While COVID-19 is accelerating the migration of physicians to hospital employment, some hospitals have doubled down on measures that are making it hard for private practice physicians to remain independent.
The decline of independent physician employment is not new. Around 70 percent of physicians in the U.S. are employed by hospitals or corporations, according to a 2021 Avalere report. And during the first year of the pandemic, 48,400 physicians left independent practice for employment.
In December, a lawsuit was filed against Duke University Health System by a physician who alleges the health system is requiring clinical research faculty physicians to become its employees. The suit says the health system is attempting to "take over the [Private Diagnostic Clinic] over the physicians' objections and without paying for the practice's fair value."
The Durham, N.C.-based health system created a new faculty practice in July and mandated faculty in clinical departments who perform research join the group and become fully employed by July 2022. The employment requirement will force 400 members of PDC, a 1,850-member physician practice, to leave the group.
Last week, University of Iowa Health Care raised concerns over Iowa City, Iowa-based Steindler Clinic's planned $19.2 million ASC.
In Steindler Clinic's application, the clinic said the ASC will satisfy the area's need for competition, citing University of Iowa Health Care's new hospital and clinic.
"The UIHC North Liberty project is clearly targeting the patient population traditionally served by the private practice community in Johnson County," the application said. "What payers, patients, the community and private physicians need, and what this certificate of need application represents, is a choice. That is competition."
The clinic also argues that denying the application could lead to a monopoly by University of Iowa Health Care and reduce access to private practice physicians in the area. The health system says the new ASC would duplicate underutilized space at UIHC's existing facilities.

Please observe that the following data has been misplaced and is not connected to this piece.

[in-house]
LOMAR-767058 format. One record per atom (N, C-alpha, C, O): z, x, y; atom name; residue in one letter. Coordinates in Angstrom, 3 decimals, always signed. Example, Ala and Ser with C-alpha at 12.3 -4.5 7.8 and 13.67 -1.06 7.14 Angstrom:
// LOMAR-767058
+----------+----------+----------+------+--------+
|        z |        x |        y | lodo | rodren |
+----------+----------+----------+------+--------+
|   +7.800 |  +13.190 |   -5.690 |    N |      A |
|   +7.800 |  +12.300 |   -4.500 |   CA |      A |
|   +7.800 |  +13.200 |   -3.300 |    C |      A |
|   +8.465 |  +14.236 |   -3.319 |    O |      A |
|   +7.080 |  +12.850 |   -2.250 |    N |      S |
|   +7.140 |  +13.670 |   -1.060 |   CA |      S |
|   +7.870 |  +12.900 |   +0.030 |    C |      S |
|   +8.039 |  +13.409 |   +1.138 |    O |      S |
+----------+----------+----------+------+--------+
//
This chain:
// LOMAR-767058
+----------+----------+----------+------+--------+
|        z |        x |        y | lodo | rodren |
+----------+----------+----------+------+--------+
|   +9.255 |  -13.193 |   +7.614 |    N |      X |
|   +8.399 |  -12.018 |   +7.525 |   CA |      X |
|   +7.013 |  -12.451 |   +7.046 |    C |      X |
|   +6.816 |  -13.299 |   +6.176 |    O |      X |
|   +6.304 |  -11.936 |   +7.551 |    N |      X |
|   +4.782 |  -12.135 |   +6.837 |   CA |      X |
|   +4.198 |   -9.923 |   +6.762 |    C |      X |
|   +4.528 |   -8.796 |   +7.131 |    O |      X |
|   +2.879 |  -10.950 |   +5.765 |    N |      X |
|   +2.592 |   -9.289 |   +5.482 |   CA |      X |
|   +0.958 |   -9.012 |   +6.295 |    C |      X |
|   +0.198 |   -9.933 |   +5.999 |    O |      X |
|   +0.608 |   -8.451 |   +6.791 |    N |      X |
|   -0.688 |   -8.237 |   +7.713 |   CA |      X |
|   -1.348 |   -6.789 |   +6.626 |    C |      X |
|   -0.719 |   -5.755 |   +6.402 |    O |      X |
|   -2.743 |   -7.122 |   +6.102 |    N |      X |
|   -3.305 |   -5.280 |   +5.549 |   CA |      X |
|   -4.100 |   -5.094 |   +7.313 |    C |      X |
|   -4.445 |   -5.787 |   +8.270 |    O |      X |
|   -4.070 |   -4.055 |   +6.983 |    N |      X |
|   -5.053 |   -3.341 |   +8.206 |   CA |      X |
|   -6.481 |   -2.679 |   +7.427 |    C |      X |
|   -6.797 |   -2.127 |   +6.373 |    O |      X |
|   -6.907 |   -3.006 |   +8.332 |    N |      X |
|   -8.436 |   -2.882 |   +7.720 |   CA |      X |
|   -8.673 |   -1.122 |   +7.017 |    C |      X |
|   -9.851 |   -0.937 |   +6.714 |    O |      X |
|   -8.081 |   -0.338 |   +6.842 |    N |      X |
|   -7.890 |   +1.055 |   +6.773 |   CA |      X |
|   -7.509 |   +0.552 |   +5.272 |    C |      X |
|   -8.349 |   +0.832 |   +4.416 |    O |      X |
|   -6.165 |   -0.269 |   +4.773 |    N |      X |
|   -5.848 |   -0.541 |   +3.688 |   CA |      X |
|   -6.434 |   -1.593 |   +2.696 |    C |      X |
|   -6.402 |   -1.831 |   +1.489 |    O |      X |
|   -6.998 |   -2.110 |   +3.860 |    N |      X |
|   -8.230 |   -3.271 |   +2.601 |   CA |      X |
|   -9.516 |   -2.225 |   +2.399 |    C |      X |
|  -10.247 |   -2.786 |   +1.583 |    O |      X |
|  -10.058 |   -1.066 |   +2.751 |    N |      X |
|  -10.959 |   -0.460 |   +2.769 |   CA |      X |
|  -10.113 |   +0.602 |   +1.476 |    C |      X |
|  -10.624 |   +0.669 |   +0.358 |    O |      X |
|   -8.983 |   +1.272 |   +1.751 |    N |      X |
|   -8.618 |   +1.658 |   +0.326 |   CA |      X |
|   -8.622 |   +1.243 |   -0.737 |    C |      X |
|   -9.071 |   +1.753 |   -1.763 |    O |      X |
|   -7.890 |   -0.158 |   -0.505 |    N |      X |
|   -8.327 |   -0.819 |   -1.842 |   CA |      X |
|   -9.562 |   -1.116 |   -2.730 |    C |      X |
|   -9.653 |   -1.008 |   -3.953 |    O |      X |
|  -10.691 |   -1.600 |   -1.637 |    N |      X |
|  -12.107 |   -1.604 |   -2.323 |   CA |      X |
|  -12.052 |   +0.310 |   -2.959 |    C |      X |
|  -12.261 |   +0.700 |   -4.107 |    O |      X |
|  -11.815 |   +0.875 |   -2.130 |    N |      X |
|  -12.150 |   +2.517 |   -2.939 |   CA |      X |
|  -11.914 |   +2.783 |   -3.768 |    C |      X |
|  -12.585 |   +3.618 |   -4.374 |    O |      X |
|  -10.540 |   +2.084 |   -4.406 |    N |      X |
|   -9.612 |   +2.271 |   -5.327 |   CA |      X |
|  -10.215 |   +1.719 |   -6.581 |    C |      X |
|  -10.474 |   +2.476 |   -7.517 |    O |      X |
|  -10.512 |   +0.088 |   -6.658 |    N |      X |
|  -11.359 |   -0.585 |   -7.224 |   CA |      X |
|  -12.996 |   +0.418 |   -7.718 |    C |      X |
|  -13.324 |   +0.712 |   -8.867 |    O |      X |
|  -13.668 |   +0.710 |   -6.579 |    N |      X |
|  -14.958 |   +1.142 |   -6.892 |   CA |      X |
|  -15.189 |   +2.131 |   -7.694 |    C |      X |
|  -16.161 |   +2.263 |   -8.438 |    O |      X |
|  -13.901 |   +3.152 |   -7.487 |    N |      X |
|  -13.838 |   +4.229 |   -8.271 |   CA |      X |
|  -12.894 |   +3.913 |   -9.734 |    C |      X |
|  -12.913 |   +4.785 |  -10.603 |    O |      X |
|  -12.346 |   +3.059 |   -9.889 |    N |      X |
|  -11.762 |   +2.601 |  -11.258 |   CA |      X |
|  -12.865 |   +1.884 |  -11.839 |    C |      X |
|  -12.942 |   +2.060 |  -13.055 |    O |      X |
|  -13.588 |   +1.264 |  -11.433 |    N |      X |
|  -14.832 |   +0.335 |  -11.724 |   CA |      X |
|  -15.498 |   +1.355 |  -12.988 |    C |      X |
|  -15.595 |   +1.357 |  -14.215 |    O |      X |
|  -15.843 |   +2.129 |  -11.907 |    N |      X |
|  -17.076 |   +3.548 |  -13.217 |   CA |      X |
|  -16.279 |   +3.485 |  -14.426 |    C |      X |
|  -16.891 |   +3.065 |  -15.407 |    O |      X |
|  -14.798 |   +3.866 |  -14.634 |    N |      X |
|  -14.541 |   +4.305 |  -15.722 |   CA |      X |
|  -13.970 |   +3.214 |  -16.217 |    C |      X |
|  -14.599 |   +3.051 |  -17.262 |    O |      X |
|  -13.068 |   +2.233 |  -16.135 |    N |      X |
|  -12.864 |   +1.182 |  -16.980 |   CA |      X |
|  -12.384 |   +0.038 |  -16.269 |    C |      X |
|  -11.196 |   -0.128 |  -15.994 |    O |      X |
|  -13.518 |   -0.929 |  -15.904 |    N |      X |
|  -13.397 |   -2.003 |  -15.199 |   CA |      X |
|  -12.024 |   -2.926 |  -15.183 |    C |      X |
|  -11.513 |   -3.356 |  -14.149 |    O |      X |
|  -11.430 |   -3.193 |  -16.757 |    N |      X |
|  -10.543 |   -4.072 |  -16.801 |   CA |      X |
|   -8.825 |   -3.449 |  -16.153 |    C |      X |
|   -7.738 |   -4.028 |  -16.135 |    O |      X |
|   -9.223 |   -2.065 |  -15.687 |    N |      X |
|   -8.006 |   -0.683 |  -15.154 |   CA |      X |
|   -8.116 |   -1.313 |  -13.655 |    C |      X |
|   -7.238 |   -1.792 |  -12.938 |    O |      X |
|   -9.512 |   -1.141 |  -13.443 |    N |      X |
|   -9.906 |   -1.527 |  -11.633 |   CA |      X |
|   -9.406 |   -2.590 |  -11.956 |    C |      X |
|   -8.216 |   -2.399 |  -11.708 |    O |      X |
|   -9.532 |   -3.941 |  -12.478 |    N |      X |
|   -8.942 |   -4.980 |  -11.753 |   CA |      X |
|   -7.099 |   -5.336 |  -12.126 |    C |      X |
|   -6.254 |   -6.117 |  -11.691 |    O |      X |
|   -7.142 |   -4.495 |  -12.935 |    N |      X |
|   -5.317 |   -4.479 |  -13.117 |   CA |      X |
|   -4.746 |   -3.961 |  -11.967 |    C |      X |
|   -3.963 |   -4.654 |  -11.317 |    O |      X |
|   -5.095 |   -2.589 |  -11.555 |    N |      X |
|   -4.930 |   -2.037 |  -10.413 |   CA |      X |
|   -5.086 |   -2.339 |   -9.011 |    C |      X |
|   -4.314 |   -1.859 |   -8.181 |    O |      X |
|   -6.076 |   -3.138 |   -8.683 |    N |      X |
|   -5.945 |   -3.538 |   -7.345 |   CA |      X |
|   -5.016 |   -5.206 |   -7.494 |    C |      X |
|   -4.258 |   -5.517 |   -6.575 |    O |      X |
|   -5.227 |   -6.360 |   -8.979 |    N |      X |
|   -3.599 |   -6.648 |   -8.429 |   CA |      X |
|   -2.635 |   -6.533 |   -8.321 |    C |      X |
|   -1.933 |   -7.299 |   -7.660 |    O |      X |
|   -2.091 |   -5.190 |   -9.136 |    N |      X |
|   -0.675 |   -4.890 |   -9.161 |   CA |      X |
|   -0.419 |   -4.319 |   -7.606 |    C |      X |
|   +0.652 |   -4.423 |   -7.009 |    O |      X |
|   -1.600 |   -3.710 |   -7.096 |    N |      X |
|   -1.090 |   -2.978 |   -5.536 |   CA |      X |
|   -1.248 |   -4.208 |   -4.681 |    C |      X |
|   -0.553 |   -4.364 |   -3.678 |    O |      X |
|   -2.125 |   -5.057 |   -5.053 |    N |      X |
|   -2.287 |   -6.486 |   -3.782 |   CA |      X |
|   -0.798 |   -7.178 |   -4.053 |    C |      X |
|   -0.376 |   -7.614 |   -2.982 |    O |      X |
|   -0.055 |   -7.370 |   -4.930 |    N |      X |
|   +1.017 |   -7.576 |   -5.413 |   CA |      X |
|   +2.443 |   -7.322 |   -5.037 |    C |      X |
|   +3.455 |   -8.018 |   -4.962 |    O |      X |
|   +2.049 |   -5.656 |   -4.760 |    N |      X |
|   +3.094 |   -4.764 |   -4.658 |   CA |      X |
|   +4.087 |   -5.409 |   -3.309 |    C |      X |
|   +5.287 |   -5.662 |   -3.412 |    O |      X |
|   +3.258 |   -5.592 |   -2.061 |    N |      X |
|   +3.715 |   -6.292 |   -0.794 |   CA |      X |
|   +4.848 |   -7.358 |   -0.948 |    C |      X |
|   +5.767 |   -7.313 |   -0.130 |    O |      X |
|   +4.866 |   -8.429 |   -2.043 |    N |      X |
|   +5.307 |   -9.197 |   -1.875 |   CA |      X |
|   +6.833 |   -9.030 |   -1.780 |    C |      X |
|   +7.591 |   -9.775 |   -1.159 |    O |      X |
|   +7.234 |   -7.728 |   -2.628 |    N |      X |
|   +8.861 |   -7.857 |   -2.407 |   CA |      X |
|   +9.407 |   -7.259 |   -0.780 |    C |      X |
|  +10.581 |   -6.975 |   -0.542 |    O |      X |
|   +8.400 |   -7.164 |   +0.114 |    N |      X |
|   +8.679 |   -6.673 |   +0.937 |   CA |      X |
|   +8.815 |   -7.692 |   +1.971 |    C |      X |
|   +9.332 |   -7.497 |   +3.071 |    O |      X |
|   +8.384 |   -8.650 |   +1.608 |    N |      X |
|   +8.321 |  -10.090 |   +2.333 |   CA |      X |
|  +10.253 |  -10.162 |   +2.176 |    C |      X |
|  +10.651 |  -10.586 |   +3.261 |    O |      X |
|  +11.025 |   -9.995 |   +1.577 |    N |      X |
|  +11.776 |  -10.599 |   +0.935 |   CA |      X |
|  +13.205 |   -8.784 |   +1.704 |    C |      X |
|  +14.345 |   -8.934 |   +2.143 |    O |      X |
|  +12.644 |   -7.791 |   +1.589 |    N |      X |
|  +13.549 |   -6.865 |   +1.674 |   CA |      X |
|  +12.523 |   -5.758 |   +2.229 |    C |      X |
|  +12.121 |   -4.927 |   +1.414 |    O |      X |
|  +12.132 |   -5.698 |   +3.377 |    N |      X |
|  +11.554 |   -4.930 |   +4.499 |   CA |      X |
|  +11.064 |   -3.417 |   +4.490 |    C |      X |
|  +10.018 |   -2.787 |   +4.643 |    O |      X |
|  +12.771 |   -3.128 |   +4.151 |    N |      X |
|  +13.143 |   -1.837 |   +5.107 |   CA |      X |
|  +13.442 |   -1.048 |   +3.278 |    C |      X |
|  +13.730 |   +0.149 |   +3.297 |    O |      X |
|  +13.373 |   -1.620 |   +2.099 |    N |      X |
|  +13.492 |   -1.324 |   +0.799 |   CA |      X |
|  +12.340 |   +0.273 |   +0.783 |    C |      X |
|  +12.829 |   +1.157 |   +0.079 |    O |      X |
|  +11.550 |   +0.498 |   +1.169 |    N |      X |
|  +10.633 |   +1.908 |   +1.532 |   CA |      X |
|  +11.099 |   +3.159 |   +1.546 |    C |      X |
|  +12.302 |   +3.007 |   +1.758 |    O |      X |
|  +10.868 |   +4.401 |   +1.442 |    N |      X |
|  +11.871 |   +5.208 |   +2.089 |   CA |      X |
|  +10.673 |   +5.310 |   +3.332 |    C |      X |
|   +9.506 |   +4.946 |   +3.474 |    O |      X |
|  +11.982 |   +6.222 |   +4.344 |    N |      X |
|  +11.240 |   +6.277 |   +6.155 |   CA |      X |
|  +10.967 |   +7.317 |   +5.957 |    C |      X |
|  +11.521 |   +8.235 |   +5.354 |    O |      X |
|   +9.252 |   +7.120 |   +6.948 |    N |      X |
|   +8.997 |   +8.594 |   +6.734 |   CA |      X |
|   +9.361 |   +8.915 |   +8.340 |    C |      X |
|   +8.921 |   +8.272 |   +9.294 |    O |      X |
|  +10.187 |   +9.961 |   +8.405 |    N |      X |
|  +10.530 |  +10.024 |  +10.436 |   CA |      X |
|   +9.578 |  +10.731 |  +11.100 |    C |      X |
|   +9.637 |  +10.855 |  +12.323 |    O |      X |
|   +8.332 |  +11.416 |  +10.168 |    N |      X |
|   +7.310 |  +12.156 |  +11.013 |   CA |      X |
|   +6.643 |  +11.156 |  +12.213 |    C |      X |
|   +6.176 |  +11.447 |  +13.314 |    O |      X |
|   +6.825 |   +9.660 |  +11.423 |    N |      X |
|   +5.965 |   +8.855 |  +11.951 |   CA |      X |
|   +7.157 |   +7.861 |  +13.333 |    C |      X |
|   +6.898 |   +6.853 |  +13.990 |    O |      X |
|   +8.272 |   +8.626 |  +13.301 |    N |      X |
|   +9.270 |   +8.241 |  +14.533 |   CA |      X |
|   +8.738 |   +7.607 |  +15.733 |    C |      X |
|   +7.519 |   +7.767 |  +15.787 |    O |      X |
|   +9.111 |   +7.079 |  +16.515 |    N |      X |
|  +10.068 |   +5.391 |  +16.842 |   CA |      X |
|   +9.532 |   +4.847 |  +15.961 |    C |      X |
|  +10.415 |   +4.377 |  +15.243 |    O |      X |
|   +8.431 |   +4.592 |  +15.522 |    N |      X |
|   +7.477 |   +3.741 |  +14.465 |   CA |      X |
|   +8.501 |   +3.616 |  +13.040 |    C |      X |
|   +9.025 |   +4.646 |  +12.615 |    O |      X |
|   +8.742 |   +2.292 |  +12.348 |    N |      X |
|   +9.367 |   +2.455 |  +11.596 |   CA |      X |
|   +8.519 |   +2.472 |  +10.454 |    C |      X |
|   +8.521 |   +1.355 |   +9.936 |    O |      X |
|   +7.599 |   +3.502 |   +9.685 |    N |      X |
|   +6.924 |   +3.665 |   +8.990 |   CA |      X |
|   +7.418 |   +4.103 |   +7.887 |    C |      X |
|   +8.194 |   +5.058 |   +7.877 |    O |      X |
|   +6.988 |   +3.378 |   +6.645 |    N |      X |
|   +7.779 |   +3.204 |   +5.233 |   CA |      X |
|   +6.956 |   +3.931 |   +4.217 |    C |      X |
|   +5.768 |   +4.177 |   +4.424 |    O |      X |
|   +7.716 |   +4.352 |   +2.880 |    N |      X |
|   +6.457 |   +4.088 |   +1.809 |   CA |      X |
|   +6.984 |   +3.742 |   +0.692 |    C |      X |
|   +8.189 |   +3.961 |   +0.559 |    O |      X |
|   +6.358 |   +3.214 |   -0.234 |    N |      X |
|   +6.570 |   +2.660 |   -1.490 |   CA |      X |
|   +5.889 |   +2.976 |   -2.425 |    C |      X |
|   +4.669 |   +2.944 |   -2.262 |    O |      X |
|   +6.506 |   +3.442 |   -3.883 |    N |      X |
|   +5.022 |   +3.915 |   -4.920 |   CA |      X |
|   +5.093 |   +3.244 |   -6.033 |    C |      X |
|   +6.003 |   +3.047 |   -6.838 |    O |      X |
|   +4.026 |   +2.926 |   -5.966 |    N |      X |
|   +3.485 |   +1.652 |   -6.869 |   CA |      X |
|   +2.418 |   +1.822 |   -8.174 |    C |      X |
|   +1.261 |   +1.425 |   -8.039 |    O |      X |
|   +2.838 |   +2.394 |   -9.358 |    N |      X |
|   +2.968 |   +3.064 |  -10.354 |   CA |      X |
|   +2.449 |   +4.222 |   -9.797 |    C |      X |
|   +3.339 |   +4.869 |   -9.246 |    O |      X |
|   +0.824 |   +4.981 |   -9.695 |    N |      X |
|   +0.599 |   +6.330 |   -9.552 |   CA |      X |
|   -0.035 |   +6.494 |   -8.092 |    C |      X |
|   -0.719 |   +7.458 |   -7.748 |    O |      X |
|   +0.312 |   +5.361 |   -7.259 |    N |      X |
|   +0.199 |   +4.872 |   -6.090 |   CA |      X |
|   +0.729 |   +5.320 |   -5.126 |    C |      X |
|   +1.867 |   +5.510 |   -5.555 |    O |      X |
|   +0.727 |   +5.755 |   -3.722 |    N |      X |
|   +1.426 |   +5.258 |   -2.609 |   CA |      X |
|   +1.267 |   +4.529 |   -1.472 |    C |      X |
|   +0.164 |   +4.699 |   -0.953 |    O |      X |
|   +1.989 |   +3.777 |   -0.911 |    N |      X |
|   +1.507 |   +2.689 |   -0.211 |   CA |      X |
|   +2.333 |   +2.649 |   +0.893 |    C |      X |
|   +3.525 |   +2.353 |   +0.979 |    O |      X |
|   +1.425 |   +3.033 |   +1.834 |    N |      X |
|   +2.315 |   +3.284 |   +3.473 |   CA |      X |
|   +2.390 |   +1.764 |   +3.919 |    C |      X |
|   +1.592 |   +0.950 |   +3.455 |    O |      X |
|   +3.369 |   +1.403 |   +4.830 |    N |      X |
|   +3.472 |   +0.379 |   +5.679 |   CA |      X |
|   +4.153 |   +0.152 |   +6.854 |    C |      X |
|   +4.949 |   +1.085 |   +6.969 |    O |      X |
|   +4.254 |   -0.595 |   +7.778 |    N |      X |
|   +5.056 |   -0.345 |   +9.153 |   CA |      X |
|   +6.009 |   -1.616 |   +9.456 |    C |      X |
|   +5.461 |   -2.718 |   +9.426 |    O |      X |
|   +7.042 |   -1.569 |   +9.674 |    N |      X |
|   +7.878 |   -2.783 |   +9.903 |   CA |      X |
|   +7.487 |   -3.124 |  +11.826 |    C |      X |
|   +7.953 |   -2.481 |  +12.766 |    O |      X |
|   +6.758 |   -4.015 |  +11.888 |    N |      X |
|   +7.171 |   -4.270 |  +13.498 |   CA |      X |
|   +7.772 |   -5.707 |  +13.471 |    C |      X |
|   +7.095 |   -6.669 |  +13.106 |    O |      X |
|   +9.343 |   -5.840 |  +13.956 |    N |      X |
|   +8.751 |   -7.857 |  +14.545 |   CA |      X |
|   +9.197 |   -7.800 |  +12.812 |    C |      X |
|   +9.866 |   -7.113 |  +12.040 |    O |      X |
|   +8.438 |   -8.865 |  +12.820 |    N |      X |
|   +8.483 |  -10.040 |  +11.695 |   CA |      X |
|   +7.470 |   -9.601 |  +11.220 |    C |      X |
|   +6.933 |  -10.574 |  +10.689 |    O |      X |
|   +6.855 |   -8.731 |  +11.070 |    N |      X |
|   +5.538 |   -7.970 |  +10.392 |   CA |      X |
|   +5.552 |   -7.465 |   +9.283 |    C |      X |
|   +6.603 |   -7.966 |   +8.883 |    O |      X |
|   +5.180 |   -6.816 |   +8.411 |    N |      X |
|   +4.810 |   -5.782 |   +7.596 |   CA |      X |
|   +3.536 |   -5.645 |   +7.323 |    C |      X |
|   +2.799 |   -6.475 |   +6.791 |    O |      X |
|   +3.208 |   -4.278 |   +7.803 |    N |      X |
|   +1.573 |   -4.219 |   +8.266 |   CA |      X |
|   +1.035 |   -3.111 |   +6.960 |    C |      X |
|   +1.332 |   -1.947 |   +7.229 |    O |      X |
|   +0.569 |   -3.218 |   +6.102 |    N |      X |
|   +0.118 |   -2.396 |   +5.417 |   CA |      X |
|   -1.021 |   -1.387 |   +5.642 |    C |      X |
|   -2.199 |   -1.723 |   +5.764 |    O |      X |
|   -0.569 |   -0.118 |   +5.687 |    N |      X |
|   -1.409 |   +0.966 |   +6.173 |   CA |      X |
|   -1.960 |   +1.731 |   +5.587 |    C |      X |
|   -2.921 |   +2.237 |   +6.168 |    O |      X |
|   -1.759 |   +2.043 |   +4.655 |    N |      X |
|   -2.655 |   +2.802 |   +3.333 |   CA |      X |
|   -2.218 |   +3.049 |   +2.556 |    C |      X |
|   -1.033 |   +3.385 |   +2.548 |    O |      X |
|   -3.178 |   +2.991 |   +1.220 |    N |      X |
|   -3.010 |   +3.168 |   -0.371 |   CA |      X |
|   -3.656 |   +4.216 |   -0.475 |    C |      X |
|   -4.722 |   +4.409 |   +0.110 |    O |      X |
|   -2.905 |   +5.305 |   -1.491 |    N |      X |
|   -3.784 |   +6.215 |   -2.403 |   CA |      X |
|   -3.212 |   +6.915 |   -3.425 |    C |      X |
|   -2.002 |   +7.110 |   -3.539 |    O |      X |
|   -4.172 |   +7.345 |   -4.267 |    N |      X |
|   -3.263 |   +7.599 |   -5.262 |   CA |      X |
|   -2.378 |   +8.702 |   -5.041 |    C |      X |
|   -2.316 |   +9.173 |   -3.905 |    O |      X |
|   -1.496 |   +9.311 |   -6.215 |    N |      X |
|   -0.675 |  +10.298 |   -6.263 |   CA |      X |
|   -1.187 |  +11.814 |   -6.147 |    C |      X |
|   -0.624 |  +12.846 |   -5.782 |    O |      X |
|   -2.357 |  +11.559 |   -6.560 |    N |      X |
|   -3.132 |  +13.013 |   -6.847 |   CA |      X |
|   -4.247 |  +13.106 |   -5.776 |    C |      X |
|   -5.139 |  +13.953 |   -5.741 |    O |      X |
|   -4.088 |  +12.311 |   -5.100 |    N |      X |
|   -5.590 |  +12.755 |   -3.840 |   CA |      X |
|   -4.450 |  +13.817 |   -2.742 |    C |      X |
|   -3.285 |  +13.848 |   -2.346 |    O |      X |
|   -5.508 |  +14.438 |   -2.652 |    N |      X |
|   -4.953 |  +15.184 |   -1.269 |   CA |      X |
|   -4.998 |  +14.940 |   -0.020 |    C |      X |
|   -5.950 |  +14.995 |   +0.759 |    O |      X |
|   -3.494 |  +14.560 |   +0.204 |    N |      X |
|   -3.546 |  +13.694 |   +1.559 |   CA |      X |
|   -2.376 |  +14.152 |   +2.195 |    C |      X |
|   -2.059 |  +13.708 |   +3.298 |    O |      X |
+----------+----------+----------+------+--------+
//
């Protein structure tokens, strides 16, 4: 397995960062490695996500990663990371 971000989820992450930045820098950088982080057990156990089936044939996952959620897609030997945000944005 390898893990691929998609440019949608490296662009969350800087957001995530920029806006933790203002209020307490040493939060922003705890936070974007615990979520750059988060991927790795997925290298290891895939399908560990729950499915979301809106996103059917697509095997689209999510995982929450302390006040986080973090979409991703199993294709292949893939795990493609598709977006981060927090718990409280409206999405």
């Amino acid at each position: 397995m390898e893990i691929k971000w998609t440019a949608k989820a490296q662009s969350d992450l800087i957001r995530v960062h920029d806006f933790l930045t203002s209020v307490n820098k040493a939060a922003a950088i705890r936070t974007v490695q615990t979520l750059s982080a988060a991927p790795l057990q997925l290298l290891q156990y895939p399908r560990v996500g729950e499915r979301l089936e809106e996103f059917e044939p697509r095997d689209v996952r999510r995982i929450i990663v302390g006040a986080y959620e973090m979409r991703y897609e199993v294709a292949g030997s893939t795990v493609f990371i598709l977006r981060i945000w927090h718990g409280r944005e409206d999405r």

Physician migration from private practice doesn't look like it'll stop anytime soon.
Early-career physicians favor employed opportunities over private practice as declining reimbursements, steep medical school debt and the cost of malpractice insurance premiums remain key factors driving career choices.
Only 14 percent of physicians under 40 are self-employed, compared to 29 percent of physicians between 40 and 69 years old, according to Medscape.
Some hospitals and private practices have found success in working together.
The Bone & Joint Center, Albany (N.Y.) Medical Center and Saratoga Hospital joined forces to open a $19.1 million surgery center in Malta, N.Y. In designing the ASC, Jared Roberts, MD, the facility's medical director, visited ASCs in nearby cities and found that private practices have typically failed to form similar surgery center-hospital partnerships.
"There's no other that's like this in the country that I am aware of, that has a relationship that's a true partnership with a hospital system and connected to a 24-hour emergent care," Dr. Roberts said, according to an Oct. 5 Albany Business Review report.